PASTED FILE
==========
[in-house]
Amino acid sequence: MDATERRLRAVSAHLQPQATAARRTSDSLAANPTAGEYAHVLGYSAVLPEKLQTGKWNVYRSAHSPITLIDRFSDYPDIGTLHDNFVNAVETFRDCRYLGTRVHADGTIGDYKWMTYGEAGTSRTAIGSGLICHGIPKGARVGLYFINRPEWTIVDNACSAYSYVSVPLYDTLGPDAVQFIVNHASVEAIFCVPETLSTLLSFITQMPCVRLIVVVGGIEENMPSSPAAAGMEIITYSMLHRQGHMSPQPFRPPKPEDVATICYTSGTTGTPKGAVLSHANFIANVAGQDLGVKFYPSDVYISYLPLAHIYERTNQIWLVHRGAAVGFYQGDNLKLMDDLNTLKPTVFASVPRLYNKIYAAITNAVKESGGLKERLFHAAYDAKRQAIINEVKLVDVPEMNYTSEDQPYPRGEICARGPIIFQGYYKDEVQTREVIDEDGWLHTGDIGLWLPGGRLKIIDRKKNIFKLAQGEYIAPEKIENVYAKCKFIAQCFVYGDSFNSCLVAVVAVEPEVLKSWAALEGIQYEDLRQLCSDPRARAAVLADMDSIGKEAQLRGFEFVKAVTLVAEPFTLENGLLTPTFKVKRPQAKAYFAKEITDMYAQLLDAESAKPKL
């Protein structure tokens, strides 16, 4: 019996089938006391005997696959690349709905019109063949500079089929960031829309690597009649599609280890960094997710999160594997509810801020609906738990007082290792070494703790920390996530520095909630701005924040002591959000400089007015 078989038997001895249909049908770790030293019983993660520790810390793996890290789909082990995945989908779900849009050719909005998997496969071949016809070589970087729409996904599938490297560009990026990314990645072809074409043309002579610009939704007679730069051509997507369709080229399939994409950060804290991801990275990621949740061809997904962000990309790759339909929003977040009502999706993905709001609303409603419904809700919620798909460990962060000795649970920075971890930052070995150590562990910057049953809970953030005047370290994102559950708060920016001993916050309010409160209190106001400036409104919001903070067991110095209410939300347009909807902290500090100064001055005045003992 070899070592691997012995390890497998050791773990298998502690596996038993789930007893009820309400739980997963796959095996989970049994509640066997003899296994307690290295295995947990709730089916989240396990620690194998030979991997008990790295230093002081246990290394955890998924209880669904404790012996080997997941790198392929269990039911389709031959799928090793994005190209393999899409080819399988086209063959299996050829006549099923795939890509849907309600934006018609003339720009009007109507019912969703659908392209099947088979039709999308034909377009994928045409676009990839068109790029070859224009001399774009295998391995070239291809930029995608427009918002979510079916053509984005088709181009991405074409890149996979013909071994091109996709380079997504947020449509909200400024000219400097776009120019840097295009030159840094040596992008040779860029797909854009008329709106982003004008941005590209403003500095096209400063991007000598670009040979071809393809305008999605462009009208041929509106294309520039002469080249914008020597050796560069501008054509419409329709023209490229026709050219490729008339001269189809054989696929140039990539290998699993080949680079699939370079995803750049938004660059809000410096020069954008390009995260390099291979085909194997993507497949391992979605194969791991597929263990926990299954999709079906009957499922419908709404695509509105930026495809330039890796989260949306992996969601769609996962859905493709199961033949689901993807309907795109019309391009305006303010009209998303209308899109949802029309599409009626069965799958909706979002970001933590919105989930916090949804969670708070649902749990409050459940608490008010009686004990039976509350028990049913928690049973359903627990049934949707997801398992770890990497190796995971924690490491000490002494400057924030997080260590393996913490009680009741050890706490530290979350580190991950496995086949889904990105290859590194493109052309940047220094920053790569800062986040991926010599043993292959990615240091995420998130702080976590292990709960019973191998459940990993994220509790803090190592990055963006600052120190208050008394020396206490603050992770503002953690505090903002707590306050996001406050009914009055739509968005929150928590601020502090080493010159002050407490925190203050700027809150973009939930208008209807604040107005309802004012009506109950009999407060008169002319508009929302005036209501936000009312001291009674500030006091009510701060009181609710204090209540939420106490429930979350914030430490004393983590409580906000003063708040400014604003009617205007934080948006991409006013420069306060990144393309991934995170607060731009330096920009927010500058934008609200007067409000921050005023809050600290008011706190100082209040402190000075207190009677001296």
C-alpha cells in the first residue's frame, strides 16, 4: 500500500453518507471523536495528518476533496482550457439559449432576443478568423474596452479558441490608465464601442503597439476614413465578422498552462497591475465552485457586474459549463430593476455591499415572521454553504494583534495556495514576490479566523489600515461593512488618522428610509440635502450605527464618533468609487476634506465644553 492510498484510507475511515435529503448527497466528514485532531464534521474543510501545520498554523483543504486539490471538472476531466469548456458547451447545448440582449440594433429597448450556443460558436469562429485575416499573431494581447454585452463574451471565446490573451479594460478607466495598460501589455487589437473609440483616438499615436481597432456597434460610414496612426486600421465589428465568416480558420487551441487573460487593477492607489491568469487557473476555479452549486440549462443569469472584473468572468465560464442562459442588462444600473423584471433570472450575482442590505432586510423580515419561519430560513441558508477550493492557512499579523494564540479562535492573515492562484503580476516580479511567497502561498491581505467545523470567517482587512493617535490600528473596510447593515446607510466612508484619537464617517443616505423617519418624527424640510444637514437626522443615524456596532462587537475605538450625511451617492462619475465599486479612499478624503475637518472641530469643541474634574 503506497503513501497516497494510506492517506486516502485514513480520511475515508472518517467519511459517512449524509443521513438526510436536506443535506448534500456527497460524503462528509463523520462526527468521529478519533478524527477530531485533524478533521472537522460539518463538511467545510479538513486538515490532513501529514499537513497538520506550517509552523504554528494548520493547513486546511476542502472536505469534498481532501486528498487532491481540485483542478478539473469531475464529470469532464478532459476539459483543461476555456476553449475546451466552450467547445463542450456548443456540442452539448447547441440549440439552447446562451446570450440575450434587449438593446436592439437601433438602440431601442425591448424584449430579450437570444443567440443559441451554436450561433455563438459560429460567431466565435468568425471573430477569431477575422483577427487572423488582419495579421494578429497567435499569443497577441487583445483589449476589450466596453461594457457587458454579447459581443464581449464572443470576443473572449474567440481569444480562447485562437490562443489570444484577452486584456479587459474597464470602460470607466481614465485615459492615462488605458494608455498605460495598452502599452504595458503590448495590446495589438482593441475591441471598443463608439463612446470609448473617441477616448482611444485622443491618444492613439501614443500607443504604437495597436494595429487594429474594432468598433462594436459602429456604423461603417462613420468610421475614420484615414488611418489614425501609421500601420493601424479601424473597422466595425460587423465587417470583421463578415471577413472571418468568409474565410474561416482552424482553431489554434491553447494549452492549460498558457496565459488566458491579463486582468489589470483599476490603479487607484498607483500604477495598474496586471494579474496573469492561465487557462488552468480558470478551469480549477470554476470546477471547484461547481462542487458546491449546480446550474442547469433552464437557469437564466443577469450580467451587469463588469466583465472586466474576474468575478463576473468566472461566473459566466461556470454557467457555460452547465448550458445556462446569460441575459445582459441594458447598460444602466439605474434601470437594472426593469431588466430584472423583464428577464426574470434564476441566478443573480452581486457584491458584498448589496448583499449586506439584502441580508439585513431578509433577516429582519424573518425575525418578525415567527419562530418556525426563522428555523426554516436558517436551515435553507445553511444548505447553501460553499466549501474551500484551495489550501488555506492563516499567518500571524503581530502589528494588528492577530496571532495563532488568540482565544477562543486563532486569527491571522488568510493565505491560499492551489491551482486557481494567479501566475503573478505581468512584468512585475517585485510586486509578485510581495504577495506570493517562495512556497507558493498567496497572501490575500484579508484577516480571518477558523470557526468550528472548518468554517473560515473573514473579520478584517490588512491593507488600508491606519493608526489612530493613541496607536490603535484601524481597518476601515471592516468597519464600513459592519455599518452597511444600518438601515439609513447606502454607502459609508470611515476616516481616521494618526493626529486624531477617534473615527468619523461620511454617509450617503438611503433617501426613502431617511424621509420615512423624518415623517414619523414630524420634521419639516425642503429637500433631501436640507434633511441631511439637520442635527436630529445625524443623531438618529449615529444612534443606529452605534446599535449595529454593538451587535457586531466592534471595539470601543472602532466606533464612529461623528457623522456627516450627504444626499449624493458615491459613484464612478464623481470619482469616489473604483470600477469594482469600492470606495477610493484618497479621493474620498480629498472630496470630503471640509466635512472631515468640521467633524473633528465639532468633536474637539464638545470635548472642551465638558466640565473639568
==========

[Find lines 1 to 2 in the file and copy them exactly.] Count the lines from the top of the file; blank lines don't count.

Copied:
[in-house]
Amino acid sequence: MDATERRLRAVSAHLQPQATAARRTSDSLAANPTAGEYAHVLGYSAVLPEKLQTGKWNVYRSAHSPITLIDRFSDYPDIGTLHDNFVNAVETFRDCRYLGTRVHADGTIGDYKWMTYGEAGTSRTAIGSGLICHGIPKGARVGLYFINRPEWTIVDNACSAYSYVSVPLYDTLGPDAVQFIVNHASVEAIFCVPETLSTLLSFITQMPCVRLIVVVGGIEENMPSSPAAAGMEIITYSMLHRQGHMSPQPFRPPKPEDVATICYTSGTTGTPKGAVLSHANFIANVAGQDLGVKFYPSDVYISYLPLAHIYERTNQIWLVHRGAAVGFYQGDNLKLMDDLNTLKPTVFASVPRLYNKIYAAITNAVKESGGLKERLFHAAYDAKRQAIINEVKLVDVPEMNYTSEDQPYPRGEICARGPIIFQGYYKDEVQTREVIDEDGWLHTGDIGLWLPGGRLKIIDRKKNIFKLAQGEYIAPEKIENVYAKCKFIAQCFVYGDSFNSCLVAVVAVEPEVLKSWAALEGIQYEDLRQLCSDPRARAAVLADMDSIGKEAQLRGFEFVKAVTLVAEPFTLENGLLTPTFKVKRPQAKAYFAKEITDMYAQLLDAESAKPKL